That right there is the theme song to Sarah Palin’s new show Amazing America, which presumably celebrates everything great about the United States—including, at :59, “the dogs and the horses and the trucks and the guns.” Finally, basic cable is giving dogs and horses the credit they deserve. As one commenter put it:
Speaks straight from the GUT! The way it is presented it gives us ALL a DEEP SENSE OF PRIDE! Isn’t it a gift from our God when each can take PRIDE not necessarily only from what we have done but love the PRIDE we have in sharing ALL INCLUSIVE OF EACH THAT HAS THEIR PRIDE AND SATISFACTION OF GIVING TO OUR GIFT TO AN “AMAZING AMERICA!”
Today is Friday, and it’s high time we all took pride not necessarily in doing things, but in proudly including ourselves in the satisfaction of giving our gift to America, which is us. Won’t you speak from the gut with me?
A screen cap from The Daily Currant
The screenshot above is from an article in The Daily Currant, a satirical newspaper that has once again had one of its stories mistaken for fact, this time by a Maryland police chief who cited it in a presentation on the dangers of legalizing marijuana. Props to Jacek for the link. Annapolis police chief Michael Pristoop subsequently apologized for citing the story, adding, “This does not take away from the other facts presented in opposition to legalization or the good work of the Maryland Chiefs and Maryland Sheriffs Associations.” Actually, chief, it does. Your “good work” mistook a made-up thing for fact, and the other people in the room were, unlike you, immediately able to identify the thing as made-up. You should stop telling the people in that room what’s what. Pristoop can be forgiven for his mistake, however, as The Daily Currant continues to close the gap between “satire” and “false.”
A fox and a magpie make out on the medieval internet.
There must have been some point when the internet was a reliable source. The first time someone was lied to over the internet—probably in 1979, when Al Gore had to enter each new email address manually—it was like getting lied to in a letter. Then there was a long time when finding a lie on the internet was approximately as scandalous as finding a lie in the newspaper. Your aunt still lives in this time. The rest of us now encounter falsehood on the internet as a feature of the medium. Today is Friday, and nothing you read on this screen is necessarily true. Won’t you make the classic blunder with me?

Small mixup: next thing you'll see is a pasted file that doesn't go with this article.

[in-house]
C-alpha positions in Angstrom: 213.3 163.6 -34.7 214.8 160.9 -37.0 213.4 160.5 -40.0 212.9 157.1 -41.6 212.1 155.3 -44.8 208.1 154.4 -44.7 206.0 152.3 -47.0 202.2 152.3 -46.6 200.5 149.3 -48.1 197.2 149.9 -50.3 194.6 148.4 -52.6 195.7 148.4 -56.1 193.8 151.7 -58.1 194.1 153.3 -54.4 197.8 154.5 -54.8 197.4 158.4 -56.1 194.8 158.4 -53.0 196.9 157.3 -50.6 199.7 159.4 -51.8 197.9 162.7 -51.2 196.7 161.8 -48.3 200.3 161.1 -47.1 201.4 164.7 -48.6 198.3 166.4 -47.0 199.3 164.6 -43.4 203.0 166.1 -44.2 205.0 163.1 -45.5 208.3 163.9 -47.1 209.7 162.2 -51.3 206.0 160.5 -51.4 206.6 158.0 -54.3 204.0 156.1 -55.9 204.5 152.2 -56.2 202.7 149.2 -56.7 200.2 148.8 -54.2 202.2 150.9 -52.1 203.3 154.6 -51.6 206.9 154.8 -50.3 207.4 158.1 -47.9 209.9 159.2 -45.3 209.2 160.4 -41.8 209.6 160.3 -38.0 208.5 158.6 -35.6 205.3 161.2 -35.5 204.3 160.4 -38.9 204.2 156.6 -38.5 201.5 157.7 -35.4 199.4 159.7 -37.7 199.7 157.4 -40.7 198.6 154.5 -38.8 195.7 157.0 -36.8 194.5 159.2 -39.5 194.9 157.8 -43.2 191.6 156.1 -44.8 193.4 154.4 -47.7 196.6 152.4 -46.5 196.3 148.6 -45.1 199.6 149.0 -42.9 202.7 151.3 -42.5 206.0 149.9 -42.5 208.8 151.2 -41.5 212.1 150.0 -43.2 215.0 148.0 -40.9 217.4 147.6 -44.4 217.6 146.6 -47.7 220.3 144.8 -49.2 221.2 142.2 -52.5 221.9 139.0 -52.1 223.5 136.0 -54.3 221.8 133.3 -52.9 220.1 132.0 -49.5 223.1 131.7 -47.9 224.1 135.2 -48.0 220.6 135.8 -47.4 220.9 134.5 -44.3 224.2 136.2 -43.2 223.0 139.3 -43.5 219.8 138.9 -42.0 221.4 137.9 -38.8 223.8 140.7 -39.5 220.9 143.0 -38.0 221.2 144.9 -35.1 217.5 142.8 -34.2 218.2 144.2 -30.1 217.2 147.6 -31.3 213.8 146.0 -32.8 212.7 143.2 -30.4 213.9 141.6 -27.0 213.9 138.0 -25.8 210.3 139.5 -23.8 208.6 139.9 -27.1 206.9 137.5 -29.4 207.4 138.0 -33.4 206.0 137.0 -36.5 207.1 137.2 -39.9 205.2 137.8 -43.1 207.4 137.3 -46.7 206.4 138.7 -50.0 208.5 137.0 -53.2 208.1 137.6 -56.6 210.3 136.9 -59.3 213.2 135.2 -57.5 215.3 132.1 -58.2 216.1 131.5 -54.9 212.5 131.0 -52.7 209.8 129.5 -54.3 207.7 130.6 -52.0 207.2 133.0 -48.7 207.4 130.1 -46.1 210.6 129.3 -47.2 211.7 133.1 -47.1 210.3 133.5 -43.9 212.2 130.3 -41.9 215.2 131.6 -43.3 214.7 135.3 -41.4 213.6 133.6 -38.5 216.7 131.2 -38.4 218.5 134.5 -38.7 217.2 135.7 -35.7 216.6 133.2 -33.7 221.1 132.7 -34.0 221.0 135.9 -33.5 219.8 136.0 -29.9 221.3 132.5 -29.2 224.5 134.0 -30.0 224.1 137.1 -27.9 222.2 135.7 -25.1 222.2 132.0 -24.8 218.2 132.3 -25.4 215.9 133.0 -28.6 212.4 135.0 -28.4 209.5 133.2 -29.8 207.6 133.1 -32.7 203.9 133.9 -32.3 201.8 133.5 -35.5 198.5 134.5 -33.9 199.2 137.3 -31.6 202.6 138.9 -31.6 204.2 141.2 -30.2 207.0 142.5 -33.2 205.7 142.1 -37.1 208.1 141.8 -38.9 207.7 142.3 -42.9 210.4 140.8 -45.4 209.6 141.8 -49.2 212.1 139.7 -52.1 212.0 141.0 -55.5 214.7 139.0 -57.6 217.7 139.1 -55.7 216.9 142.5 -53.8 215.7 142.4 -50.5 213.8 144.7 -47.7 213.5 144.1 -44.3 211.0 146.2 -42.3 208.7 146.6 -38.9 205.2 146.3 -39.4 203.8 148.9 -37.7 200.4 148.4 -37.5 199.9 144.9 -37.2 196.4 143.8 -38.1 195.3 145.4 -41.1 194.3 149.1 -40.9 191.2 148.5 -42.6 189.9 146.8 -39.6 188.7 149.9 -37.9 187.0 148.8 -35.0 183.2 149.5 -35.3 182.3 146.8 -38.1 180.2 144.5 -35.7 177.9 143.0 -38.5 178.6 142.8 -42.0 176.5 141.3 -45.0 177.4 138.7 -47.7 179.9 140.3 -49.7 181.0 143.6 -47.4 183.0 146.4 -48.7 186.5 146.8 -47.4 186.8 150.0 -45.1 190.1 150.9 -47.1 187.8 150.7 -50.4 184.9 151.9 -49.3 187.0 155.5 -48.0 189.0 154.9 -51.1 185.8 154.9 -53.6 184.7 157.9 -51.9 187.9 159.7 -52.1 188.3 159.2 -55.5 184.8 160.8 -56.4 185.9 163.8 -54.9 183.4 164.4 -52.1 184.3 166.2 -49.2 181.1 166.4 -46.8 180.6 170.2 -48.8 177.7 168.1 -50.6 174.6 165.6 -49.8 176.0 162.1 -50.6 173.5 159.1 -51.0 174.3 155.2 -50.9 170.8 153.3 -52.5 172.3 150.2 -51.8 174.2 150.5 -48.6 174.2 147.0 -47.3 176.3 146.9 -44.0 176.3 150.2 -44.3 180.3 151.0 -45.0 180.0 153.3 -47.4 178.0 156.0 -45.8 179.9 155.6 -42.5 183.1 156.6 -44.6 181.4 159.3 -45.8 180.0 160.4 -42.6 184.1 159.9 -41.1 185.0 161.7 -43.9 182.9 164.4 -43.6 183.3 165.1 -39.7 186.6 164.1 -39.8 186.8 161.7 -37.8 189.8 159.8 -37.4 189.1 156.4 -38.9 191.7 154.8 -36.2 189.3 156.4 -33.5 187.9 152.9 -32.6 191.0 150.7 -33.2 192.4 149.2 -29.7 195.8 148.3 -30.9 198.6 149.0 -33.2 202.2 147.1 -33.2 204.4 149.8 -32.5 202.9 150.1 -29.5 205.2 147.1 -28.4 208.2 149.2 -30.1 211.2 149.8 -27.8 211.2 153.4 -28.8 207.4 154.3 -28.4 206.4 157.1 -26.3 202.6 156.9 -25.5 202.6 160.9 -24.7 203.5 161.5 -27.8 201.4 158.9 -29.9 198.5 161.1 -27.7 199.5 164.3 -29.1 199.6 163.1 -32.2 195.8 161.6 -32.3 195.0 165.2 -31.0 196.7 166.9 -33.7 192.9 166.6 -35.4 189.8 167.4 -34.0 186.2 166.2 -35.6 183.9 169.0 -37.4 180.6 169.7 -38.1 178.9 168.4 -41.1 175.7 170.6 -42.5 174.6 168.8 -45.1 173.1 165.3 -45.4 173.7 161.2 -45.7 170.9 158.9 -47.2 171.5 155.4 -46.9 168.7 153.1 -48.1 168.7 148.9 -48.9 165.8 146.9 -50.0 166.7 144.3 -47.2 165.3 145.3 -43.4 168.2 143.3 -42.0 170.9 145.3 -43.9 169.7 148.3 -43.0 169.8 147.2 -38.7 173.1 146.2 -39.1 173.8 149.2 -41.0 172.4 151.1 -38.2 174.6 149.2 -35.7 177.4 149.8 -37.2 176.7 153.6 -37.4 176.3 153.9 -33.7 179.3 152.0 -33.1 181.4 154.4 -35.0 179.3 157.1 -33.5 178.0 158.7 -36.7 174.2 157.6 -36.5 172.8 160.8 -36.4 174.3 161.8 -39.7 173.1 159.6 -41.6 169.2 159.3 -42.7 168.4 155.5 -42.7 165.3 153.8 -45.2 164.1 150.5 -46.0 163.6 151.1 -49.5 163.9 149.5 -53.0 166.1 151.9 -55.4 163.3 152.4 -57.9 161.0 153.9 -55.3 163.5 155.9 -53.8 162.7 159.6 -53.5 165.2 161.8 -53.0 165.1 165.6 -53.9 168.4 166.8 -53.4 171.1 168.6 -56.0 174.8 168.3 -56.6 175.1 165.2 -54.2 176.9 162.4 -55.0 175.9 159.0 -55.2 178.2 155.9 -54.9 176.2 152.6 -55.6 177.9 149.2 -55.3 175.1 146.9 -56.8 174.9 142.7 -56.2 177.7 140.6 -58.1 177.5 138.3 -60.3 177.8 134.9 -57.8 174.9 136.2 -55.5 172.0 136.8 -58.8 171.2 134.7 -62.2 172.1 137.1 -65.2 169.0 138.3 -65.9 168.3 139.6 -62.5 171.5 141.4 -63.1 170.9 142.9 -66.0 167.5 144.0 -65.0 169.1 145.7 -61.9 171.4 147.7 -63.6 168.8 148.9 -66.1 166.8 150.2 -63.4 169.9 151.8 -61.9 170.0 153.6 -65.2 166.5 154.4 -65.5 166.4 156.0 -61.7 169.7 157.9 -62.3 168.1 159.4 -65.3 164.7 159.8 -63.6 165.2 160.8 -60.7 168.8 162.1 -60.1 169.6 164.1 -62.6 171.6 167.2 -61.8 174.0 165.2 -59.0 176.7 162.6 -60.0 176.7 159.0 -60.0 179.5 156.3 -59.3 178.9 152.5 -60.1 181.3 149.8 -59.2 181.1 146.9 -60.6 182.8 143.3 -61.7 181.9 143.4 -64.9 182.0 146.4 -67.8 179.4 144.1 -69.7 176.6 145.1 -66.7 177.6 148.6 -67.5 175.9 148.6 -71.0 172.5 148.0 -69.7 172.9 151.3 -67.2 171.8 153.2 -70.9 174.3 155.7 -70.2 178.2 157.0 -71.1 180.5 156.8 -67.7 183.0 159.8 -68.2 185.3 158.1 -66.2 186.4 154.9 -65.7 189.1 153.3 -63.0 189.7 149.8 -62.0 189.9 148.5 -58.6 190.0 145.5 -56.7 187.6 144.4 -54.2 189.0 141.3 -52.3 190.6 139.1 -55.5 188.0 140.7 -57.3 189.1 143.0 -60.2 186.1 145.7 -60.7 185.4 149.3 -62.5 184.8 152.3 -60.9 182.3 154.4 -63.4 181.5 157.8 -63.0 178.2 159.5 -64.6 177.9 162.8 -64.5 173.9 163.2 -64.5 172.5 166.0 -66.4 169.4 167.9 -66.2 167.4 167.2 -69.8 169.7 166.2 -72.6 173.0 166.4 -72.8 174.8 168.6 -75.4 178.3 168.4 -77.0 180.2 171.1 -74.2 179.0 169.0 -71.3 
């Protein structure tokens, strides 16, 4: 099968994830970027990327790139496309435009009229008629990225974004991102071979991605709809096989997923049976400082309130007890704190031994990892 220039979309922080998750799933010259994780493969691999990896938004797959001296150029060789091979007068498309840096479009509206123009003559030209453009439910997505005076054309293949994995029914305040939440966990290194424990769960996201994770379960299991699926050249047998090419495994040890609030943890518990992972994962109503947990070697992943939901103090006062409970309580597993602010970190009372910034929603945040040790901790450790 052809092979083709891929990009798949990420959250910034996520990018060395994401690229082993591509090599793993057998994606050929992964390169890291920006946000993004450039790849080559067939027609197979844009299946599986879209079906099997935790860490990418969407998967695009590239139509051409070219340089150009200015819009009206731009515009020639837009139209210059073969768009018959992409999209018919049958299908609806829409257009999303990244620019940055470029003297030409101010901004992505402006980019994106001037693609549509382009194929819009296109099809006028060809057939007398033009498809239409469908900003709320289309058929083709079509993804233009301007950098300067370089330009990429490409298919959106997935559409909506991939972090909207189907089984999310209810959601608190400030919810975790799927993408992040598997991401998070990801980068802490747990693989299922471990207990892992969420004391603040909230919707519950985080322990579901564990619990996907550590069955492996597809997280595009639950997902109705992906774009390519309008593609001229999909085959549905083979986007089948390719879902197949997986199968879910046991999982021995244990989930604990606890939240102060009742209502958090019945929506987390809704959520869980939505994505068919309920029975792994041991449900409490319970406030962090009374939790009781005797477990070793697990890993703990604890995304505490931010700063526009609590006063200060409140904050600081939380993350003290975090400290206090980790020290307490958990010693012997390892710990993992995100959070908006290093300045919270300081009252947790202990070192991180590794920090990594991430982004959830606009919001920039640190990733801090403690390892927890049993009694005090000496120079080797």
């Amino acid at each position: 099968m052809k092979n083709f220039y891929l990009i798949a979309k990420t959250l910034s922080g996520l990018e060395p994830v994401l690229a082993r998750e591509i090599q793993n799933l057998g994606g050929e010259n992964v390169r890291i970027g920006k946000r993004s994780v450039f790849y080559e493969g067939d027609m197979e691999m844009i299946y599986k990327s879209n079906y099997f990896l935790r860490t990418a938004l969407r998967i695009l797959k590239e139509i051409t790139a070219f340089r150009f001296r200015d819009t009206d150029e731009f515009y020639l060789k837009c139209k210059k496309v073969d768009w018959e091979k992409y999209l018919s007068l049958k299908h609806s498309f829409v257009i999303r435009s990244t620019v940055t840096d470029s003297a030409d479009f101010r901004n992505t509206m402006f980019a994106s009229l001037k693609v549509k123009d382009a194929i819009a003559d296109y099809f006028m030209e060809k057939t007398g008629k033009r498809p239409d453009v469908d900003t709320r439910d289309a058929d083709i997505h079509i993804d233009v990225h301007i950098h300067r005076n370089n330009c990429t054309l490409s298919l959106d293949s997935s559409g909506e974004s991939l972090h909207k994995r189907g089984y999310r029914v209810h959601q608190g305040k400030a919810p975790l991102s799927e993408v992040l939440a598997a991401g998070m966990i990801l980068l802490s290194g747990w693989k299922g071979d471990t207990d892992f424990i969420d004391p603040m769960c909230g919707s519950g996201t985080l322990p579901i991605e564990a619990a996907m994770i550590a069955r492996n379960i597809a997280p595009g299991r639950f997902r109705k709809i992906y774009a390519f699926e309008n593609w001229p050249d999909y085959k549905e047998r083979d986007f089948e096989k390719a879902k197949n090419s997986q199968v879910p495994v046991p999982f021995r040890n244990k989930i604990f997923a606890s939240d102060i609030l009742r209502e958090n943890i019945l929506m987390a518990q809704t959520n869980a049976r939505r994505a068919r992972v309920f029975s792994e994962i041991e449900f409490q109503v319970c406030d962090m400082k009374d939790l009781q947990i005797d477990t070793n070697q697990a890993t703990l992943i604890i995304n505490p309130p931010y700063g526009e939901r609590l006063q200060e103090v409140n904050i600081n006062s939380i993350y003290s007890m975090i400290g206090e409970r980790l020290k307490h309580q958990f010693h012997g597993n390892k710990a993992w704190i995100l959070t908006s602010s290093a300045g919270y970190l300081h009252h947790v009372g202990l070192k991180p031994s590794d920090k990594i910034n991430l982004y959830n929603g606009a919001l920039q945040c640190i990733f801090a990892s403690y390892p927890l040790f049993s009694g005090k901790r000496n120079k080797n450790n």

Brad alerted me last weekend to the existence of the hands-free Whoppper, ostensibly a product released to celebrate the 50th anniversary of Burger King in Puerto Rico. Sadly, the HFW is not real. When you know that it is not real, the commercial above looks like exactly what it is: a gentle exercise in absurdity that also provides occasion to say that word “Whopper” 78 times. It seems impossible to believe that such a product could exist. Yet the hands-free Whopper was the first thing I thought of when I woke up this morning, and I was all set to write some funny (read: lazy) screed about it. Apparently, I was not alone. At all.
Jonathan Swift: hilarious
A. Ron Galbraith recently brought to my attention this post in Politico arguing that The Daily Currant is not funny. You may have heard of The Daily Currant in connection with this mistake by the Drudge Report, or possibly this one by the Washington Post. According to founder and editor Daniel Barkeley, the Currant produces a “style of satire [that] is as old as literature itself, but hasn’t recently been applied to news articles.” Apparently one of the satirical conceits over at the Currant is that The Onion doesn’t exist, but that is orthogonal to our discussion. Barkeley’s position is that several of the Currant’s satires have been mistaken for news because what he’s doing is so new. At Politco, Dylan Byers’s argument is that Currant articles keep being taken for real because they aren’t funny. Which brings us to an important question: how funny does satire have to be?